Architectural Stylings & Town Planning
In many of the structures erected across northeastern Ohio, that transplanted New England character manifest itself as a stylistic amalgam of Classical, Federal, Georgian, Queen Anne, Victorian and Farmhouse Colonial elements that has since been described as Western Reserve Architecture.
Dwellings of the Western Reserve ranged from the simplest and most utilitarian log and timber slab cabins to those that were stick-framed and sided in lapped milled boards or hand-split shakes. The most common coloration by far was the same ‘pure’ white-washing favored by Connecticut forbears for its conservative beauty, simplicity, and cleanliness. Log or timber slab-sided structures might remain naturally hued, or take on the common barn hue of red (since red pigmented paints were most often the cheapest). Eventually, the more elaborate residences of prosperous citizens would also acquire a range of muted tones of cream, gray, tan, blue and sea green.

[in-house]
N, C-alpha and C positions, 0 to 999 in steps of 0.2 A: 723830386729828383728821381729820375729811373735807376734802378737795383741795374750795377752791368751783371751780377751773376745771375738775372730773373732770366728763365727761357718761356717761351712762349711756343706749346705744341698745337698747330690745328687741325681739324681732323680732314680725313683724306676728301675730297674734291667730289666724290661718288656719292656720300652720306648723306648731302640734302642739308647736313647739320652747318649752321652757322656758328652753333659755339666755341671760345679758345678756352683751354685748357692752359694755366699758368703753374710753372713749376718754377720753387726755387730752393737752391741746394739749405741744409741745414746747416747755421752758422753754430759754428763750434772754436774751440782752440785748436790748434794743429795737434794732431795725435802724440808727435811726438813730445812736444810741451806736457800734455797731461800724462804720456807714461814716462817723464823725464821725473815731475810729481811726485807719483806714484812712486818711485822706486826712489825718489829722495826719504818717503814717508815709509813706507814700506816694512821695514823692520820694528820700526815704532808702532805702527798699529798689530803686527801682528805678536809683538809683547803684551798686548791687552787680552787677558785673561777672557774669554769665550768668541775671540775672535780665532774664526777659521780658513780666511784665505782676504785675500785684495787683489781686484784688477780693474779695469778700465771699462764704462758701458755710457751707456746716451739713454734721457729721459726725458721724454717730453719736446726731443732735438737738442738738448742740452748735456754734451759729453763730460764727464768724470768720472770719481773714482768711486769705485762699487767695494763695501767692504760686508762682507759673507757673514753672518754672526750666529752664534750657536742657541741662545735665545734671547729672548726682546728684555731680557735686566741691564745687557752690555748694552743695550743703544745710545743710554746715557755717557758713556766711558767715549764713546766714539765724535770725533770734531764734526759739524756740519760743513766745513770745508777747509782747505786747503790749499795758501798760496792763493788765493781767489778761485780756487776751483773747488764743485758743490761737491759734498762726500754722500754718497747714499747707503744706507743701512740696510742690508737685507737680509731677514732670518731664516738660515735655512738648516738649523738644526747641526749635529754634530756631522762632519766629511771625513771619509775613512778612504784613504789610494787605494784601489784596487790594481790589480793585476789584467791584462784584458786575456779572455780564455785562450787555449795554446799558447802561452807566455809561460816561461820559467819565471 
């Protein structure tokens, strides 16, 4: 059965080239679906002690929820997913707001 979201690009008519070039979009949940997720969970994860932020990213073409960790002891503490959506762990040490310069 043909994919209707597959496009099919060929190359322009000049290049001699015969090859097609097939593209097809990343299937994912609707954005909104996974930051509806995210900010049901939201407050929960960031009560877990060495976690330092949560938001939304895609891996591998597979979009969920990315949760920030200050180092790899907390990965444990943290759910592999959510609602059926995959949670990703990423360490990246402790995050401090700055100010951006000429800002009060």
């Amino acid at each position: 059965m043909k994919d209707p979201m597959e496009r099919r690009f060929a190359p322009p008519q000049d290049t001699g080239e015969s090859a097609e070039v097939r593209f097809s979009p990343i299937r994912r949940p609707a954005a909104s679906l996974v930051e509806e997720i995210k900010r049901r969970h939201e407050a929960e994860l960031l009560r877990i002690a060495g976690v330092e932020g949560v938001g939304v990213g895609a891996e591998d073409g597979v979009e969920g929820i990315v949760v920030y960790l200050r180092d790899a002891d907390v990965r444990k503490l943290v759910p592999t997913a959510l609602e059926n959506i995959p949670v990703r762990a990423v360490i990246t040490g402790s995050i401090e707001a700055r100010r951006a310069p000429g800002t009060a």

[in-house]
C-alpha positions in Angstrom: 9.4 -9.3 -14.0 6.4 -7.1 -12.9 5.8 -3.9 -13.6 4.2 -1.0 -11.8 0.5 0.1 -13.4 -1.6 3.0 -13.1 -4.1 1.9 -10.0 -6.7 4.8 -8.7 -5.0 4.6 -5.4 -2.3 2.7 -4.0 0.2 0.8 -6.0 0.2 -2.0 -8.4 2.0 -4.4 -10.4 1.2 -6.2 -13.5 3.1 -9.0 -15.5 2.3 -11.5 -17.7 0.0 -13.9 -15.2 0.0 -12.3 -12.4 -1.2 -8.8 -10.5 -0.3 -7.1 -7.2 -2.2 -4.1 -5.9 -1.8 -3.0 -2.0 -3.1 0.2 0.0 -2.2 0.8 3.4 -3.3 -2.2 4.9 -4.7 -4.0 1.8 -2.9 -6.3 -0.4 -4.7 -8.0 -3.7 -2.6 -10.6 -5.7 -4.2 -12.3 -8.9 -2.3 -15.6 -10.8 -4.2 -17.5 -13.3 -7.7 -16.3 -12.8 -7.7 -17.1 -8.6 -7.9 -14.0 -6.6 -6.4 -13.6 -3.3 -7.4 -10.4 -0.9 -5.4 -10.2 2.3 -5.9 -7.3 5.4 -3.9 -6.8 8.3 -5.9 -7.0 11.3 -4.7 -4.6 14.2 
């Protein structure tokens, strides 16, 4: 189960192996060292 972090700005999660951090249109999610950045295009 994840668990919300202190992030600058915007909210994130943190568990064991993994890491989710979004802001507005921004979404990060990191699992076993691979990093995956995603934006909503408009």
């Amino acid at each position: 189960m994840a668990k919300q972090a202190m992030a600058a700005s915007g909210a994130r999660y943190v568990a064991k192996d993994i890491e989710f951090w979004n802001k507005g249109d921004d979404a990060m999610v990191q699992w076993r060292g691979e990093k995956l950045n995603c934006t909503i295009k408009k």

Homes were typically limited to just one or two stories, within either one simple rectilinear volume topped by a single gabled roof, or several such volumes arranged in plan as a ‘T’ or ‘L’. Most had a large stone hearth and chimney that either penetrated the main volume of the home or formed one of its gable ends, providing essential heat and cooking capability to the main living spaces. Windows were almost exclusively modest-sized vertically rectangular openings occupied by hung sash with multiple glazed lights. The primary entrance door of paneled wood (at times, the only door into the home) would often be centered on a façade, flanked symmetrically by windows. In keeping with the farming and livestock occupations of many of the Western Reserve’s initial inhabitants, their homes, barns and utility buildings would usually be clustered together, and would often take similar forms, materials, colors and details. As residents prospered, homes would grow to multiple stories, and would begin to sprout many embellishments and architectural fripperies — porches and verandas, more complex roof forms, dormers, cupolas, colonnades, pediments, friezes, balustrades, widow’s walks and so on. The grandest of homes developed in brick and stone, with elaborate fenestration and stonework articulation.